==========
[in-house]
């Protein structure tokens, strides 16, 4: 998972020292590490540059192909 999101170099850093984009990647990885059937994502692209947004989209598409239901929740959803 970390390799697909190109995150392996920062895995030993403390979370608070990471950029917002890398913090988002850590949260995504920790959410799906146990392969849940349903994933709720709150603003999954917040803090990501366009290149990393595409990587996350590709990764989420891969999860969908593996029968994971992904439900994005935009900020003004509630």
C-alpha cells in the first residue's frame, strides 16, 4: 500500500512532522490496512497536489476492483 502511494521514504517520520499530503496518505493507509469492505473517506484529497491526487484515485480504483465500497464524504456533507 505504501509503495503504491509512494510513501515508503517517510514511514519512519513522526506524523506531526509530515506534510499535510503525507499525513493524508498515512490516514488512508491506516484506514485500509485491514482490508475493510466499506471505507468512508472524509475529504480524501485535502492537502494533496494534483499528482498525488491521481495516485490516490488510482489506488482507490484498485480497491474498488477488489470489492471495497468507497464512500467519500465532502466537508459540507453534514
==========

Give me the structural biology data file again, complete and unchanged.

[in-house]
């Protein structure tokens, strides 16, 4: 998972020292590490540059192909 999101170099850093984009990647990885059937994502692209947004989209598409239901929740959803 970390390799697909190109995150392996920062895995030993403390979370608070990471950029917002890398913090988002850590949260995504920790959410799906146990392969849940349903994933709720709150603003999954917040803090990501366009290149990393595409990587996350590709990764989420891969999860969908593996029968994971992904439900994005935009900020003004509630």
C-alpha cells in the first residue's frame, strides 16, 4: 500500500512532522490496512497536489476492483 502511494521514504517520520499530503496518505493507509469492505473517506484529497491526487484515485480504483465500497464524504456533507 505504501509503495503504491509512494510513501515508503517517510514511514519512519513522526506524523506531526509530515506534510499535510503525507499525513493524508498515512490516514488512508491506516484506514485500509485491514482490508475493510466499506471505507468512508472524509475529504480524501485535502492537502494533496494534483499528482498525488491521481495516485490516490488510482489506488482507490484498485480497491474498488477488489470489492471495497468507497464512500467519500465532502466537508459540507453534514